Vannstand begins with what sounds like underwater breathing, a quiet back and forth surrounded by something that feels vast and yet is made up of but a few tones and noises. The sensation of a great multiplicity coming into being from the voices of a few marks the entire album, like looking at the sea from the beach and knowing there is an infinity contained even within our limited perspectives. Instruments gradually come into play, but never in a decisive way, never in the interest of mastery and perfection, but softly and carefully as unique strands of an egalitarian musical environment in which no singular sound or their collective equivalent takes over the rest. That does not mean everything sounds flat or that there are no interesting dynamics where a type of sound takes center-stage, but that there is no leading voice. Putting it differently, Vannstand truly feels like it grows from play.
Maja S.K. Ratkje has been one of the most interesting composers working within the noise and experimental scenes in the past couple decades, tracing a multi-faceted voyage through styles and methods that engage with everything that we understand as ‘music’ has come to exclude. In the case of this album, that means integrating children musicians in-training from different cities, who interpret graphic scores produced with water level measurements from the Norwegian populations indicated in the title tracks. But their role is not simply instrumental – sometimes the kids can be heard speaking over the sound of the waves, and it is in their playing that we can find their particular expressiveness, rather than in their domain over their chosen tools. As the drama of the Vannstand (which translates as “sea level”) develops into increasingly intense moods, their interactions grow more adventurous, but not in an avant-garde, brazen manner. The unexpected and the unknown are here not the negative implications of the sea’s infinity, but its positive qualities of fullness and abundance, an excess that puts the life of our species, among many others, at risk. Thus, the exciting unpredictability of the children’s play(ing) seems to flow from a certain gentleness, from a humbling place where noise does not mean harsh abrasion but the steady low grumble of the waves crashing; awe is not paralysis before the sublime, it is a moving sadness before beauty without end, an uncertainty that does not whisper ‘no future’ but ‘too much’ of it.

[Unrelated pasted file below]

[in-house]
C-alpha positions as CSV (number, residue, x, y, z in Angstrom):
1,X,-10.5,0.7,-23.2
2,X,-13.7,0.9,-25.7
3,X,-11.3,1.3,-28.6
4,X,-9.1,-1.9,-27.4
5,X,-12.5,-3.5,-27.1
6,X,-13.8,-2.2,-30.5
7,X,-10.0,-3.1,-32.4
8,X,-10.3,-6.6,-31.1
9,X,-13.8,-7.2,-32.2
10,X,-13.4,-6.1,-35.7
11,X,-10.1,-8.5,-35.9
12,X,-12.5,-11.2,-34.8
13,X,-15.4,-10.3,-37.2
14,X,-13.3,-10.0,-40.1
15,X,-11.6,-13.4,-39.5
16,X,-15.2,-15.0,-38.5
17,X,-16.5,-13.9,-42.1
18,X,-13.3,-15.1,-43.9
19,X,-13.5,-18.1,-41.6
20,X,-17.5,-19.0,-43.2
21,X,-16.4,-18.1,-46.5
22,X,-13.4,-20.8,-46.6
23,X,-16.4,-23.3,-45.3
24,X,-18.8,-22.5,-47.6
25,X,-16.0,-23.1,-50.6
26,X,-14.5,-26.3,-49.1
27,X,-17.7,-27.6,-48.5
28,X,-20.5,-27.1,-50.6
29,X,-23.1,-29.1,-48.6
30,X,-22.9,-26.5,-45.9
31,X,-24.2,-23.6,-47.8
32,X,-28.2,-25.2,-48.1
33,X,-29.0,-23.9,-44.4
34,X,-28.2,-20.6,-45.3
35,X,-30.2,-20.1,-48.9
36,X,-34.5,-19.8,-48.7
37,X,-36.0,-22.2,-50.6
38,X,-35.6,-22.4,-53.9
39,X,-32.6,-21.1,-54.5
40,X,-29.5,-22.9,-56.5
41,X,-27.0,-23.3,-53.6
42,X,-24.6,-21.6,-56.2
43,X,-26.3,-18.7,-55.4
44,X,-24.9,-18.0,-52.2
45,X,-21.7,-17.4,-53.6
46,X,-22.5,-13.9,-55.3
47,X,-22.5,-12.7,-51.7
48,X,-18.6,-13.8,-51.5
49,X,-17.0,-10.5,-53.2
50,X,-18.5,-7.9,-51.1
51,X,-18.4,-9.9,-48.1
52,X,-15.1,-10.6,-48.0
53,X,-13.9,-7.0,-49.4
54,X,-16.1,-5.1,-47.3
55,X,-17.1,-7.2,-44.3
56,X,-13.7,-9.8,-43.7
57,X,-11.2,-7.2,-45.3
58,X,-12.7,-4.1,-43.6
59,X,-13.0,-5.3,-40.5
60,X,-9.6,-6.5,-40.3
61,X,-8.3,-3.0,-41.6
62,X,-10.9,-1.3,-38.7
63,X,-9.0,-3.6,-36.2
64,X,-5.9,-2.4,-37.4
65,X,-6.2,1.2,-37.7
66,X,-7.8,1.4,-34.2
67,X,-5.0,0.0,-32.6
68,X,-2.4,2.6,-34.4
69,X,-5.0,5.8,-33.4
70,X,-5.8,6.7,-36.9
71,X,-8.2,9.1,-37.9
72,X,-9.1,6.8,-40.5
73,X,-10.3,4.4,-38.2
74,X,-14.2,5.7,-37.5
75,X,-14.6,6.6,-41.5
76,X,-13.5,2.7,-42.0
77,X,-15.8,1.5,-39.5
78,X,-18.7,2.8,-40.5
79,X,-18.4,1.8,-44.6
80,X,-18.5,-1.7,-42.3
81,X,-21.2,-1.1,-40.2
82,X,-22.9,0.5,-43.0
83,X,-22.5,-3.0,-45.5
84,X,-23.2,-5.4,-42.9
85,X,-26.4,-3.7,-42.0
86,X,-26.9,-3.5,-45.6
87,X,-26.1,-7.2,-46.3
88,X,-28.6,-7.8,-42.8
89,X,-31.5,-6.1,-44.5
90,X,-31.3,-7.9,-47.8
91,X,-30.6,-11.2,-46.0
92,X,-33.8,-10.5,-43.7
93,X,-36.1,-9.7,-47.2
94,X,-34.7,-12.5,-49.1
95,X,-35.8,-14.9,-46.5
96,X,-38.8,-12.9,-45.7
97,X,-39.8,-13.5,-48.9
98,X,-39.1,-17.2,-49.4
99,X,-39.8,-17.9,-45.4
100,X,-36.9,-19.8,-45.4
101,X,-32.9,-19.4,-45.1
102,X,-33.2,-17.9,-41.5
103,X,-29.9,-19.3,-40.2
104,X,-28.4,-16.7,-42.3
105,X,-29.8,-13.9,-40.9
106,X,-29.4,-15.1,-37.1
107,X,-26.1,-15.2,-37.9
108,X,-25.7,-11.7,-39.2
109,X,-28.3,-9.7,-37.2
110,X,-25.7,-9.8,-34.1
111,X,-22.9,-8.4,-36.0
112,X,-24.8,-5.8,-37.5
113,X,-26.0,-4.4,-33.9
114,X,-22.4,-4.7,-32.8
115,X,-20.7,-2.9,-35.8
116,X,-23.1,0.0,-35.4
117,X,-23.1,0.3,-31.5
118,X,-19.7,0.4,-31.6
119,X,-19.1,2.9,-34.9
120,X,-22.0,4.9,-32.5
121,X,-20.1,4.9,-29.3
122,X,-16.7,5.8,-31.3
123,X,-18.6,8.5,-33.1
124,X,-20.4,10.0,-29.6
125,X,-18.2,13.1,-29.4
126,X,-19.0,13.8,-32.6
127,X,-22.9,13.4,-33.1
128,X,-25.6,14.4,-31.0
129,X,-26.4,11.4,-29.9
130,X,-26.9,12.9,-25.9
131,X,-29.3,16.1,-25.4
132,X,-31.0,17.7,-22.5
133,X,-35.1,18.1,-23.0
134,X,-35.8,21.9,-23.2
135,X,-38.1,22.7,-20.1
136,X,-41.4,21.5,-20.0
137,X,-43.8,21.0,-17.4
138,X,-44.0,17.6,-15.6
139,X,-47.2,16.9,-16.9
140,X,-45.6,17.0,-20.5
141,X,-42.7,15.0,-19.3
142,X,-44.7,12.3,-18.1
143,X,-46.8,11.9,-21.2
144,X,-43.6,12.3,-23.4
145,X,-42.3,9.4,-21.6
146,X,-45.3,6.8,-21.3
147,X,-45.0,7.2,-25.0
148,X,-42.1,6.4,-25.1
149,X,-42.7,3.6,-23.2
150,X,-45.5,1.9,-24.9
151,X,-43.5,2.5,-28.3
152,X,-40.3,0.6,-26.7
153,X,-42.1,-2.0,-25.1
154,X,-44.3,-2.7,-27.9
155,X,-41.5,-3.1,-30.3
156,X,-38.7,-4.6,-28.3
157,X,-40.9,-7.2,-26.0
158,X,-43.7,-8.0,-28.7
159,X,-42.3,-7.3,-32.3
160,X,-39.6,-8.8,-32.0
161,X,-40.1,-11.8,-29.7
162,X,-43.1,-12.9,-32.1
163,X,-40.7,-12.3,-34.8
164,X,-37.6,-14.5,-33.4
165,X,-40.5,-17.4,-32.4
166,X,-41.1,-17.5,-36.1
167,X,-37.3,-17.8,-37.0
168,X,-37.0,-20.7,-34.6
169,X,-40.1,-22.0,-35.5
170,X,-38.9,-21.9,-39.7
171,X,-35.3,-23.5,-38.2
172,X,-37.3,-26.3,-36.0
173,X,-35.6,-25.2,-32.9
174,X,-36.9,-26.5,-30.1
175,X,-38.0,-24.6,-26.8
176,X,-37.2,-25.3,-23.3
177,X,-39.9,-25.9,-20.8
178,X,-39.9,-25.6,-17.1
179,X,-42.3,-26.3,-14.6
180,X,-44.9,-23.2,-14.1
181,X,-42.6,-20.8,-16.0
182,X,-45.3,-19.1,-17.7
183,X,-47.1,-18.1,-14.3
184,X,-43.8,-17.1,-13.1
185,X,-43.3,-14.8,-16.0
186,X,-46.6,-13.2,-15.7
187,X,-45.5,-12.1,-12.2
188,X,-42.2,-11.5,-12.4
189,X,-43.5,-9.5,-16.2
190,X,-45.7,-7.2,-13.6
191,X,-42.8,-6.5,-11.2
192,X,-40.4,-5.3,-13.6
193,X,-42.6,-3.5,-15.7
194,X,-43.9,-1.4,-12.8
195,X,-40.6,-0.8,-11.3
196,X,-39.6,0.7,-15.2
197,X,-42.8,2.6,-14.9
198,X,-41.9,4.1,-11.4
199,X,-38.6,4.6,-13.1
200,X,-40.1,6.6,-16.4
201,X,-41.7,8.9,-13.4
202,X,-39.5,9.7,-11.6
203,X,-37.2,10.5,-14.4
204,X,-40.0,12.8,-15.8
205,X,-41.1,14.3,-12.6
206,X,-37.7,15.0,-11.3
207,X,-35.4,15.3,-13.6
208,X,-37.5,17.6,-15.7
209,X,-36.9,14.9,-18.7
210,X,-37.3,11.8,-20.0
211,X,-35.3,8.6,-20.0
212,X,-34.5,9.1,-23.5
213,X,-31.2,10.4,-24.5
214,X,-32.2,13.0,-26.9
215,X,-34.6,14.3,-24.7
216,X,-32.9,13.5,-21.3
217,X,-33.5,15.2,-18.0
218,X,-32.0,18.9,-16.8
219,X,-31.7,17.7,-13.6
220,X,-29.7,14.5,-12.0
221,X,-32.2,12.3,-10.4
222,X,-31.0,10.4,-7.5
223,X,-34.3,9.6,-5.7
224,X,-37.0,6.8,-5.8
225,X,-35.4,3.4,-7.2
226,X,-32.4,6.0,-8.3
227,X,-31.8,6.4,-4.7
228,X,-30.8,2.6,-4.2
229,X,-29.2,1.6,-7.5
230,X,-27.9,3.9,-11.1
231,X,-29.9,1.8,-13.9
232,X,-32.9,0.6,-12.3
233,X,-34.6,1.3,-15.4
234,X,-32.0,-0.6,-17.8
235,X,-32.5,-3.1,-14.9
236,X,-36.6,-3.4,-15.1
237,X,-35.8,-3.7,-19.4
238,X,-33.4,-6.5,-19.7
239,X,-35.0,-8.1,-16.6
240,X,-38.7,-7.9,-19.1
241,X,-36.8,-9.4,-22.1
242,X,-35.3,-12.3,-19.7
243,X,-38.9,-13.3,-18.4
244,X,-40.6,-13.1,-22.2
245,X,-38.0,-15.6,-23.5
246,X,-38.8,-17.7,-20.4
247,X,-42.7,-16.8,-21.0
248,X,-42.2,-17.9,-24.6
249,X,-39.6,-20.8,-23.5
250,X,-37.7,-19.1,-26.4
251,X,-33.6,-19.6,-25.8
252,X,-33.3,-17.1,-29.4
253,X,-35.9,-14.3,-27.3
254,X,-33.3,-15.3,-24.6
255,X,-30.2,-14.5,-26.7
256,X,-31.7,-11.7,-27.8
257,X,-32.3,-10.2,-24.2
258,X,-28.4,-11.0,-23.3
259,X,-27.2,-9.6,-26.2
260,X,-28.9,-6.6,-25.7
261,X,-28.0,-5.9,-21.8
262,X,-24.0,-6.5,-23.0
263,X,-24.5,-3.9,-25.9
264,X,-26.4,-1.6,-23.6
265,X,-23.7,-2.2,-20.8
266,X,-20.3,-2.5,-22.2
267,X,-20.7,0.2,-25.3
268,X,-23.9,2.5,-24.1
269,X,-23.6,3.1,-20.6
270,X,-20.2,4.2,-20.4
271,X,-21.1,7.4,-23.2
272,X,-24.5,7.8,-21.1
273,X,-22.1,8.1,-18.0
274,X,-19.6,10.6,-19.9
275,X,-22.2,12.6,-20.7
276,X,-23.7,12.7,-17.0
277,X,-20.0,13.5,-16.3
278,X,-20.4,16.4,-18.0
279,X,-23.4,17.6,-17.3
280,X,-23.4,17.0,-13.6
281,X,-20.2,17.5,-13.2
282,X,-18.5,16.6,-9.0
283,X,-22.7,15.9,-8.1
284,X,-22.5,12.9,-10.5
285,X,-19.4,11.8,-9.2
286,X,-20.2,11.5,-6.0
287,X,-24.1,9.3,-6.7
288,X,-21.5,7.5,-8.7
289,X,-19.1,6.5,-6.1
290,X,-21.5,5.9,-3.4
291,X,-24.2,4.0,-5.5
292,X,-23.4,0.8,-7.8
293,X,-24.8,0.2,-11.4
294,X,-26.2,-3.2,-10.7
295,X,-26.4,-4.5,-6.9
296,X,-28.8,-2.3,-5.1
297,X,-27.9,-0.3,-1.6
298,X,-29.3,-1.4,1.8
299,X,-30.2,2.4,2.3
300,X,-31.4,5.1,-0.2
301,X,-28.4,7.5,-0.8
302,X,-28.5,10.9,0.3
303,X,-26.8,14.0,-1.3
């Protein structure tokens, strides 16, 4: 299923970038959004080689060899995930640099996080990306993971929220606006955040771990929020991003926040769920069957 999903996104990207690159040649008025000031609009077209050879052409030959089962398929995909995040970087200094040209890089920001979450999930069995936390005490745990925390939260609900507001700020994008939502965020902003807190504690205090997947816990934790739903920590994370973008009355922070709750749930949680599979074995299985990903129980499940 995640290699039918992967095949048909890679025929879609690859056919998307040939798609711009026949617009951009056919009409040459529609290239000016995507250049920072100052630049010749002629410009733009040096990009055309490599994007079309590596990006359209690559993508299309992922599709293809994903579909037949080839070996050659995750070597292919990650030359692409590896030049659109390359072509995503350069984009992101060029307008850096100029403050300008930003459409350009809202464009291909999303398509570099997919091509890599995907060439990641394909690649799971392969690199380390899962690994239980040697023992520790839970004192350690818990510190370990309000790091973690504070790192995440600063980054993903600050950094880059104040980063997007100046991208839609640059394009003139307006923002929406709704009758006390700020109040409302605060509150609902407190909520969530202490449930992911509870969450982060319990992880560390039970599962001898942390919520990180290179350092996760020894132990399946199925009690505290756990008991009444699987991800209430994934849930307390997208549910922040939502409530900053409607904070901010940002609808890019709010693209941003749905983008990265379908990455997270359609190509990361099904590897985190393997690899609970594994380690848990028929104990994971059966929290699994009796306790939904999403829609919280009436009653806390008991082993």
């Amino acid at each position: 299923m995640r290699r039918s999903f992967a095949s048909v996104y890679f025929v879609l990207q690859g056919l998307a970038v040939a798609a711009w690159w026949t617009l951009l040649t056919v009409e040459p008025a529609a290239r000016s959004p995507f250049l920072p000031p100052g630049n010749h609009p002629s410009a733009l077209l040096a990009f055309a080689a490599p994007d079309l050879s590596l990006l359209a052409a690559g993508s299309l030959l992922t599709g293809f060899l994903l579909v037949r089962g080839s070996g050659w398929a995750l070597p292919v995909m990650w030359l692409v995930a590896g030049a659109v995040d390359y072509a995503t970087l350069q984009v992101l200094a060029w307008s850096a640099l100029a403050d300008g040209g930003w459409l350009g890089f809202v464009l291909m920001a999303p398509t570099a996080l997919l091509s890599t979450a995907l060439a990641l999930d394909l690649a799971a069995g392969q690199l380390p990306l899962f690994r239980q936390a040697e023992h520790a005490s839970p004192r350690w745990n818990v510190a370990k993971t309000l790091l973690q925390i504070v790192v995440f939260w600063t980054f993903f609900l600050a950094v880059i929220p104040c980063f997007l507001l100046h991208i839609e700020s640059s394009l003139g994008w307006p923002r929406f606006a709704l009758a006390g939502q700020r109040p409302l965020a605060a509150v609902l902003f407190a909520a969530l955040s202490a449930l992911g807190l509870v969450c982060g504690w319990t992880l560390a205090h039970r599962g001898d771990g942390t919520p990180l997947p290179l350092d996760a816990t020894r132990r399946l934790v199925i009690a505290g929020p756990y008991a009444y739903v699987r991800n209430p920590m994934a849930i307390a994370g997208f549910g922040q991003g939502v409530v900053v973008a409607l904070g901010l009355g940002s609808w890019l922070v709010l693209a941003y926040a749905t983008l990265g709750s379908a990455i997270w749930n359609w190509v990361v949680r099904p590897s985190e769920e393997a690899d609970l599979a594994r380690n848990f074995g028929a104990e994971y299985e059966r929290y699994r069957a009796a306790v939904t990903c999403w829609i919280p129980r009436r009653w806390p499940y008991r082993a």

The cover art by Frida Helene Haltli shows an earth personified, where the ‘outside’ is just more earth: relatively few kinds of sounds and instruments make up this album, and yet it feels like there are many, like every time the winds or the strings come in they are entirely new. Whereas different professional musicians would sound alike, in the sense that they are all expected to meet certain standards, all the different children from different cities sound startlingly unique in their playful approach to every instrument. Thanks to Ratkje’s studio intervention, they’ve all come together into one album, but the composer has taken care not to unify their participations into a singularly-minded production. This is what makes the music feel so vibrant and genuinely organic, inasmuch as we are listening to many voices condensed into relatively few instruments, projecting a diversity of sounds that seems to transcend the amount of players involved. It creates an exploratory sound-world where no voice takes over another, where the ‘outside’ is not the coldness of the void but simply more of itself, always warm and thoughtful.
Vannstand is about an uncertain future, but it is more complex than a unitary idea that finds in apocalypse or brightness its foremost expression. It resists either doom or blind hope, and it is in the vitality of all of its players where it finds another path, one in which the fear that everything will change is accompanied by the reassurance that we can pick each other up as we stumble towards the unknown. Instead of a hard, defined (musical) program, here we have a diffuse, relatively sweet and peaceful invitation to play with each other to better understand our role in a world heated up by the greed of those who would make themselves protagonists and leaders of our collective voices. (David Murrieta Flores)